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It seems "Negroid Origin Of Ancient Chinese" had been proposed by Clyde Winters on basis of late professor of Chinese ethnicity by the name of Guang-chih Chang. I had read through writings by dozens of Chinese scholars and never found any corroboration of Guang-chih Chang claims.
In the following, I will attach some of the findings I had derived by interpreting ancient historical writings. I will challenge Winters and the like with presenting recent graphs and photos from Chinese excavations that would show a Negroid skeleton. Should nobody be able to present any hard evidence, then I would say this proposition have no merit.
I had also included ancient writings about Lao Tsu or Lao-zi the Daoist founder, i.e., Lao-ze possessing the yellow beard and he was called the Yellow Elderly. Scan a Chinese history annal and show me where the text would mention that Lao-zi was black and oily.
Often misinterpreted would be two words in Shi Ji: 'Qian Shou' and 'Li Min'. Qian Shou means dark head. 'Qian' would be used as an alias for Guizhou Province in the south, and it means dark or black. Li Min or Limin means the people whose face had turned darkish and became brown. Both terms were used for designating the lower level people. I noticed one or two claims (including Clyde Winters) on the internet saying that the Chinese people being ruled were of Negroid origin and that the 'Li Min' term validated this fact. This is fallacious the same way as those who claimed that the rulers of China, Zhou or Qin, were of Caucasoid origin and they ruled the Mongoloid people. I deem both sayings as fallacious.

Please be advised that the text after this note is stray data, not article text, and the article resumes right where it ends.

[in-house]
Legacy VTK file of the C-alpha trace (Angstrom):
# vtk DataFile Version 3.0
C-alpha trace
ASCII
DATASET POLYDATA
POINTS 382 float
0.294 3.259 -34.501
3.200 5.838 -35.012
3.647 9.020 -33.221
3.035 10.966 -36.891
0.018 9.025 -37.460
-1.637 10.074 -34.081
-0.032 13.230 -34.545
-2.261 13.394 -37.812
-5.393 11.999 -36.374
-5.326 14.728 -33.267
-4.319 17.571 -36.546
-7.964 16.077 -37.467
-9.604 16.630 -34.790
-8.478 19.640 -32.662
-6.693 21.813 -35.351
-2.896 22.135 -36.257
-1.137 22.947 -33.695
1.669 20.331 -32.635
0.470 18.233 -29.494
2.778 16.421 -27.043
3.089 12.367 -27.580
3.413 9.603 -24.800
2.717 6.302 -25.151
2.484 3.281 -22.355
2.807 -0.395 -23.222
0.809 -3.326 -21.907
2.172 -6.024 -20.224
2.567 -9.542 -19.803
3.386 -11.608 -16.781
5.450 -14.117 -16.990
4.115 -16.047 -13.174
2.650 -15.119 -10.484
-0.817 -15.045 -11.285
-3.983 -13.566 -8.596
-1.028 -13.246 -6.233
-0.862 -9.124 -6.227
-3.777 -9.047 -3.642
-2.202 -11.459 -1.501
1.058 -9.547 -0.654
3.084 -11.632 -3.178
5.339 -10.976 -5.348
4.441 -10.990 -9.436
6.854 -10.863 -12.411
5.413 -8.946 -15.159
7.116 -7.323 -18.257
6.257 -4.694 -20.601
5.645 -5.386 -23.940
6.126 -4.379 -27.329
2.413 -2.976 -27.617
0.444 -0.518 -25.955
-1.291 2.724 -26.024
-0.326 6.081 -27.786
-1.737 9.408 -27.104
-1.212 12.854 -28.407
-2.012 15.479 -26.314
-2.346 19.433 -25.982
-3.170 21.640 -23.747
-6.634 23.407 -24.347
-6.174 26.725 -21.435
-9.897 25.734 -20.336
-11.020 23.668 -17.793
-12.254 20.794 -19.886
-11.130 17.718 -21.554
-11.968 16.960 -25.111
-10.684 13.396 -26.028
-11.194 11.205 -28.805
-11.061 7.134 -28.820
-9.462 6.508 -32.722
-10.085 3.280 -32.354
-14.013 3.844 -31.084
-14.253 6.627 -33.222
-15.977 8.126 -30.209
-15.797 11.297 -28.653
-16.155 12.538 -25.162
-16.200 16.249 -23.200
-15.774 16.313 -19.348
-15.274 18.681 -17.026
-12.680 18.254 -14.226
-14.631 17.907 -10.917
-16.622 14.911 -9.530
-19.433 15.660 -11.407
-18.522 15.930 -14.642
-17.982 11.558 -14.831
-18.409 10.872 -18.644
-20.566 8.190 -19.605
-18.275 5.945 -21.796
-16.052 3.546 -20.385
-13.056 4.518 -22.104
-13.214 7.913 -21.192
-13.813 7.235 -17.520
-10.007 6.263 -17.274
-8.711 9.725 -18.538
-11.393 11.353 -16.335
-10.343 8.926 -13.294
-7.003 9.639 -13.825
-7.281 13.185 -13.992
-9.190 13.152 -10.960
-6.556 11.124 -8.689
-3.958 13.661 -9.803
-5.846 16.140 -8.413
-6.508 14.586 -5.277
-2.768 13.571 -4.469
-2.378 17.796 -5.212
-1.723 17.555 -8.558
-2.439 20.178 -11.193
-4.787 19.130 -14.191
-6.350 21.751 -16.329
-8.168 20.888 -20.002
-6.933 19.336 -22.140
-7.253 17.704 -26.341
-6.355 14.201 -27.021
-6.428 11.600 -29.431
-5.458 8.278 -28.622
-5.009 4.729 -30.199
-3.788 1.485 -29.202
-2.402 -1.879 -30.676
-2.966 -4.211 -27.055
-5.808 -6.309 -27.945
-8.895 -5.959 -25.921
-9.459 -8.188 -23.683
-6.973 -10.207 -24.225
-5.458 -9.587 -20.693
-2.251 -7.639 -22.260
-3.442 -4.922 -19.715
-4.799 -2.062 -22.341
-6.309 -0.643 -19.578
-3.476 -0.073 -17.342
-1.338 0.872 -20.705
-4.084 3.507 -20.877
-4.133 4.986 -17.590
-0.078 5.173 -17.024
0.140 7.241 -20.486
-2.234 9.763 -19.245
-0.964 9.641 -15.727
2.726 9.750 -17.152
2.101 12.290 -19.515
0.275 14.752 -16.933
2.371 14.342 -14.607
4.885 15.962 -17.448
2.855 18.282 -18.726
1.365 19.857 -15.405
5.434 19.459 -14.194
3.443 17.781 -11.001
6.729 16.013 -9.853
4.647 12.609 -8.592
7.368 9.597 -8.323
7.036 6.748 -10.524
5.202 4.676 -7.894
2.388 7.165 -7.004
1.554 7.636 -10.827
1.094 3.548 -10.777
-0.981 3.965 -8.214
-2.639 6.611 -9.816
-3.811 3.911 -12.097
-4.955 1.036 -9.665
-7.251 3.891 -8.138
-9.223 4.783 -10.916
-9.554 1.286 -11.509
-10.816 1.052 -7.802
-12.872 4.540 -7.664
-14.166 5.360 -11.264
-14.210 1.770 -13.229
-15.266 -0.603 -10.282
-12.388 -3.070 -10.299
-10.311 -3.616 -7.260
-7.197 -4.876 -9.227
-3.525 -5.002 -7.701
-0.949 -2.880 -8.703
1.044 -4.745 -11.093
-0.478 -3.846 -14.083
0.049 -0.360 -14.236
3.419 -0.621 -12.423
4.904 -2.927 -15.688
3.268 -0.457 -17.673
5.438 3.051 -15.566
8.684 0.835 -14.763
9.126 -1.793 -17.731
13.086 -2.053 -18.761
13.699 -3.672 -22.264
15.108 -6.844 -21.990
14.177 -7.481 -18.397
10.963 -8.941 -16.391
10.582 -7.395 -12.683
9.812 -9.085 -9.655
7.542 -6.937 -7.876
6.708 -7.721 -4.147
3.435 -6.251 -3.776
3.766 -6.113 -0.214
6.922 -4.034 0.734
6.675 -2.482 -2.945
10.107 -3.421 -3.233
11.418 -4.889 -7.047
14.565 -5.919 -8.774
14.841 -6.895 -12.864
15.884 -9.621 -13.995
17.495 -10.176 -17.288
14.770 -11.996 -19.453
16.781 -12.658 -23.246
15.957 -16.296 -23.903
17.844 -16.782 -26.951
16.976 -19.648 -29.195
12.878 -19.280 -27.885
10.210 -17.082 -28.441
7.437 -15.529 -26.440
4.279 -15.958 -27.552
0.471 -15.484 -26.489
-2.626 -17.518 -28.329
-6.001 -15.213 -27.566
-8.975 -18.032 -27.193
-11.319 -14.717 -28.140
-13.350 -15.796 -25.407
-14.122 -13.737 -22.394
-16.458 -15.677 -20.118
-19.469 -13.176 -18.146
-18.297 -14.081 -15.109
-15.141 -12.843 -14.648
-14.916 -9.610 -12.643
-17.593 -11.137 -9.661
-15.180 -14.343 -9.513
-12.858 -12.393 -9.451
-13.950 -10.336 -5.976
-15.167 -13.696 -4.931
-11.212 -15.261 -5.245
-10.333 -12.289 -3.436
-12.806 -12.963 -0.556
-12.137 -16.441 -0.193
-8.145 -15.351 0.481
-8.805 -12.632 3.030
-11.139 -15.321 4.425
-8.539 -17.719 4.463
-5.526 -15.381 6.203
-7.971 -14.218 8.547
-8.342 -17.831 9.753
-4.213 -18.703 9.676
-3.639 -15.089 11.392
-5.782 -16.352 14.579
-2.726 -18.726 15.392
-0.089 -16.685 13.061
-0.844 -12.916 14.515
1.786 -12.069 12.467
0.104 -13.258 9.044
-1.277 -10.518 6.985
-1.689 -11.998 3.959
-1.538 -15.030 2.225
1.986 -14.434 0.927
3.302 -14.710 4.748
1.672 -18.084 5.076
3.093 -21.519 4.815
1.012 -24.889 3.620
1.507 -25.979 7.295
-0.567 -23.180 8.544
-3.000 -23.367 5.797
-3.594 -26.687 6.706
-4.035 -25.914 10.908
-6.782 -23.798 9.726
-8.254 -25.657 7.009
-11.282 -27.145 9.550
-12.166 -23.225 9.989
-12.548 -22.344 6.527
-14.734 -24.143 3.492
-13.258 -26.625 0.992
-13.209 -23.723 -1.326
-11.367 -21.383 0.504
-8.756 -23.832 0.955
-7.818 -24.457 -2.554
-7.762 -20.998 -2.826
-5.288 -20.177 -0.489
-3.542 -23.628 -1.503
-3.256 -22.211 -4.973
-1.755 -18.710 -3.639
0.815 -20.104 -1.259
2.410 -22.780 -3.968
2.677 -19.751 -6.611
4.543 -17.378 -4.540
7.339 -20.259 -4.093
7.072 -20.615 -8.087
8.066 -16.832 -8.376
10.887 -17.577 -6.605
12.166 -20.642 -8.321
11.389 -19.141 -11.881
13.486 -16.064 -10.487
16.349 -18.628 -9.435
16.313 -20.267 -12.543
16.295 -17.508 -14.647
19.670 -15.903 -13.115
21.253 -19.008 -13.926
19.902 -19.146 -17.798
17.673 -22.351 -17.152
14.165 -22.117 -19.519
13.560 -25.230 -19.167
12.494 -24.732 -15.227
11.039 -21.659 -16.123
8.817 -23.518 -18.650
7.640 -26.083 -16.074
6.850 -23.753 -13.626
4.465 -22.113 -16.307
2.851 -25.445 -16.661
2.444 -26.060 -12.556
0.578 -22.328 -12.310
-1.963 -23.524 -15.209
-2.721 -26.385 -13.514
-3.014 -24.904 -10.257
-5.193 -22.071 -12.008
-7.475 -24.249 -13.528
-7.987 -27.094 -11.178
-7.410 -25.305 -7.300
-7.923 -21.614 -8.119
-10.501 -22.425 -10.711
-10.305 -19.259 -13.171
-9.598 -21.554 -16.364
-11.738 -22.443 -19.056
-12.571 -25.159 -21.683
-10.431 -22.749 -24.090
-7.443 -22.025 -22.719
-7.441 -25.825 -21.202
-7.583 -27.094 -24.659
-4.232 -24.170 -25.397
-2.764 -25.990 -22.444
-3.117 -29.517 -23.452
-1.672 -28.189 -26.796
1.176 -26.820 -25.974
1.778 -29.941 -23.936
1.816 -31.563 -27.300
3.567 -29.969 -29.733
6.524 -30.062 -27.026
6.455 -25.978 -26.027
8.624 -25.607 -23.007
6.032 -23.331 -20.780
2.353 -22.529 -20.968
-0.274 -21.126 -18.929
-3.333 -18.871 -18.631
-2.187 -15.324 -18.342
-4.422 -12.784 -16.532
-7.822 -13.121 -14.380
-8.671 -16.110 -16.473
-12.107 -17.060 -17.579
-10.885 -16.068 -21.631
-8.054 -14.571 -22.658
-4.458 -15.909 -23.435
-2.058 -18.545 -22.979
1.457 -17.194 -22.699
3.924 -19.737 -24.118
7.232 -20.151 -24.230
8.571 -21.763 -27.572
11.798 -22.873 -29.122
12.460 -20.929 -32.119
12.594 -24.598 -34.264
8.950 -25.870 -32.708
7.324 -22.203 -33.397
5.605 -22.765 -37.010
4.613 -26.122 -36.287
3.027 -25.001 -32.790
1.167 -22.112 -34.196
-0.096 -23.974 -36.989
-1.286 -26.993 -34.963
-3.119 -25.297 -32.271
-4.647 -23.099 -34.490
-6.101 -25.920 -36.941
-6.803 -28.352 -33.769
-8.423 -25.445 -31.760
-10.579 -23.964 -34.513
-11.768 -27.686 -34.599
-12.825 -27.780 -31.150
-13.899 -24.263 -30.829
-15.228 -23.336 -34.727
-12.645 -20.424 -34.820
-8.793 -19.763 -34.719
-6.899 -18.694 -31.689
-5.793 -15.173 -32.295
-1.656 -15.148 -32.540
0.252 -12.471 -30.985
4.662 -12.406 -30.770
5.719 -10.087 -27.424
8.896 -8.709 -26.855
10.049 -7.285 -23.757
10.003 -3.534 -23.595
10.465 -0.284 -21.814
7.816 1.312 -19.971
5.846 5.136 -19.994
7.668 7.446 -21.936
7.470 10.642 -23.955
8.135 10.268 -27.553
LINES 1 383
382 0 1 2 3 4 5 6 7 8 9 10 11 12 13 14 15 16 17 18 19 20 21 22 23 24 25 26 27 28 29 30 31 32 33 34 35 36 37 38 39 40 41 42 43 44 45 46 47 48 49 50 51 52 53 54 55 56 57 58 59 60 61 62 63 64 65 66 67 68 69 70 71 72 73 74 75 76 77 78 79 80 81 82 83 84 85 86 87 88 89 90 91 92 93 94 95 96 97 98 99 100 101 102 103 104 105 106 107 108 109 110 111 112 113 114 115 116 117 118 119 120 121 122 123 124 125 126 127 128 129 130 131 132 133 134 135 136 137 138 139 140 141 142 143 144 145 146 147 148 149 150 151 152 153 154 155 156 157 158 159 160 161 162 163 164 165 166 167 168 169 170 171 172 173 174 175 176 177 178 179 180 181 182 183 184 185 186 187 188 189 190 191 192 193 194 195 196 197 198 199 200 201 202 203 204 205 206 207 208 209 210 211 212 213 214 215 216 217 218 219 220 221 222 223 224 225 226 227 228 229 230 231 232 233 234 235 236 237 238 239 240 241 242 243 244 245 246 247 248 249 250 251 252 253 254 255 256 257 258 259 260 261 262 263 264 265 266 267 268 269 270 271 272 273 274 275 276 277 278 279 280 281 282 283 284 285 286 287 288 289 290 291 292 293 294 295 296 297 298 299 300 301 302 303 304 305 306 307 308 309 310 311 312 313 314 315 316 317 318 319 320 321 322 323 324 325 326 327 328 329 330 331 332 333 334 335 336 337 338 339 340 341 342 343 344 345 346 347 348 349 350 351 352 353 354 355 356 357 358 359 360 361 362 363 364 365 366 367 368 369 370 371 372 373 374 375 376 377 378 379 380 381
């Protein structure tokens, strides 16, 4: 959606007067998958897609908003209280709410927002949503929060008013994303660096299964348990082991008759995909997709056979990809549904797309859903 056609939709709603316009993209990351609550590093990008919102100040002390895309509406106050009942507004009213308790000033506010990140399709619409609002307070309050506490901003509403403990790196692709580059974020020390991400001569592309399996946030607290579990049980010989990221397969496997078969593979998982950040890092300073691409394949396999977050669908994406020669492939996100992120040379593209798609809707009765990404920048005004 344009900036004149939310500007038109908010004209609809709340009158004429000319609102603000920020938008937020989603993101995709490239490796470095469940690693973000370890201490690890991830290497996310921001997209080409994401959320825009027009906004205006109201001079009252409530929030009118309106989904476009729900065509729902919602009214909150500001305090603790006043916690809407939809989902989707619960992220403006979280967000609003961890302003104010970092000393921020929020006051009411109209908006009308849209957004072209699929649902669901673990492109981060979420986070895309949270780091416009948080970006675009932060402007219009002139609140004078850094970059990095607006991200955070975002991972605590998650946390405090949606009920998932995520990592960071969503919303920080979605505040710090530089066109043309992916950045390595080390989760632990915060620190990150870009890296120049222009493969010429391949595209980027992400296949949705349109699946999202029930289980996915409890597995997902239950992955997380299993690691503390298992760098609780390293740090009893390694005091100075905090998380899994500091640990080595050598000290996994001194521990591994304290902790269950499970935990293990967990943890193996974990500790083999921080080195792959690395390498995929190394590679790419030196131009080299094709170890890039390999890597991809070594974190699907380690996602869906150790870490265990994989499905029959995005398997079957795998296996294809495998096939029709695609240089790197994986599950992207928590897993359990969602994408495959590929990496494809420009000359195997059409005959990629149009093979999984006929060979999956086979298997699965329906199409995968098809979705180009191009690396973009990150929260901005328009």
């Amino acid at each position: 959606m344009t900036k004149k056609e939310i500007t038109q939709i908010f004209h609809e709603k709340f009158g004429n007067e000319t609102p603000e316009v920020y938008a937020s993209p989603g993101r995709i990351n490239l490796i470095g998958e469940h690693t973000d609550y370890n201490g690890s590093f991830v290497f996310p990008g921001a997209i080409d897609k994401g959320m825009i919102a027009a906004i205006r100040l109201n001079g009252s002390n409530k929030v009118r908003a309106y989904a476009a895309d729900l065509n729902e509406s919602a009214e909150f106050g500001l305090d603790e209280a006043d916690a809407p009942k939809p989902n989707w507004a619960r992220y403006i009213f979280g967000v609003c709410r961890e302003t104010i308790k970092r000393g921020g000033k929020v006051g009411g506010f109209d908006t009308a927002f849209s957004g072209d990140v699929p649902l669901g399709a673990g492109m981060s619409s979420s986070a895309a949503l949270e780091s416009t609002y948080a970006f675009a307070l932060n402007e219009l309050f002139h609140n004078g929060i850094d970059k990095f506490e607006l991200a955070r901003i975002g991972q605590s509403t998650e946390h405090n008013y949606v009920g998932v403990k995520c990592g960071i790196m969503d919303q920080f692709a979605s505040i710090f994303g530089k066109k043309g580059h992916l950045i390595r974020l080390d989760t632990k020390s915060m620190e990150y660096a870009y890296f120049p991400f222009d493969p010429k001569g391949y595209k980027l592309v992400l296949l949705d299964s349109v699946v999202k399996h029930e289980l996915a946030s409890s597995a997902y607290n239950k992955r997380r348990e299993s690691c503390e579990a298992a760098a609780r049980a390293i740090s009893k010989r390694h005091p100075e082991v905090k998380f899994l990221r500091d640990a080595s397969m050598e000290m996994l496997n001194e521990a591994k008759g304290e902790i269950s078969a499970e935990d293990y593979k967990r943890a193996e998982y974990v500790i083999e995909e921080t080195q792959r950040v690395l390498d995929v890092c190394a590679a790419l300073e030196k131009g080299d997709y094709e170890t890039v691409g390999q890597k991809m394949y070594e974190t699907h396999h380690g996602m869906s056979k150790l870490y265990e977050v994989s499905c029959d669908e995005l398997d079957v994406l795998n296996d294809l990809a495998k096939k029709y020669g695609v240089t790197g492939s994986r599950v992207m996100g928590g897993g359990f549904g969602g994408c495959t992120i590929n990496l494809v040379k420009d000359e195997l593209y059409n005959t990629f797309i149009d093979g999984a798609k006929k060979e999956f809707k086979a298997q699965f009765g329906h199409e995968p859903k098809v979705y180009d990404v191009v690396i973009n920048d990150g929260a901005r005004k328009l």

My interpretations would be based on the following quotes and citations. Shi Ji recorded that Qin's second emperor (Huhai) had once rebutted Li Shi's loyalty by citing Lord Yu's hardwork on behalf of Lord Shun. Huhai said that Lord Yu had spent years travelling around the country for sake of flood control and that Lord Yu's face had turned 'li hei', that is, the kind of brownish darkness. Also on record would be Li Shi's self account by calling himself a 'qian shou' or 'qianshou', i.e., a civilian. Haan Fei Zi said that the working people possessed hardened palms and 'li' face as a result of hard work and that they should be ascribed big contributions to the society. Later records in 4-5th century continued to use the word 'li' or 'zheng li' (steaming or sweating li people) for designating the masses.
The blackness, coined in 'Qian Shou' and 'Li Min', was related to the skin, not the hair.
When Qin Mugong repented over his mistake in invading Zheng Principality which had led to the ambush disaster at the Battle of Xiao'er, he used the characters 'huang fa fan fan' (white hair turning yellowish) to describe the high age of his two counsellors, Jian Shu and Baili Xi. Both old men, 80-90 years old, had objected to Mugong's war against Zheng in the first place.
The second example would be the reference to Daoist founder, Lao-zi, as Huang Lao.
Lao-zi was recorded to have grown yellow beard and he was called Huang Lao or the Yellow Elderly.
This shows that ancient Chinese did know the difference between 'huang' (yellow) and black. The universal feature of 'black' hair was not something that would have deserved a special coding in the terms of 'Qian Shou' and 'Li Min'.
'Qian Shou' and 'Li Min' meant nothing other than brownish dark skin as a result of sunlight exposure, not hair !!! Nordic racists would have to stop their over-excitement in here.
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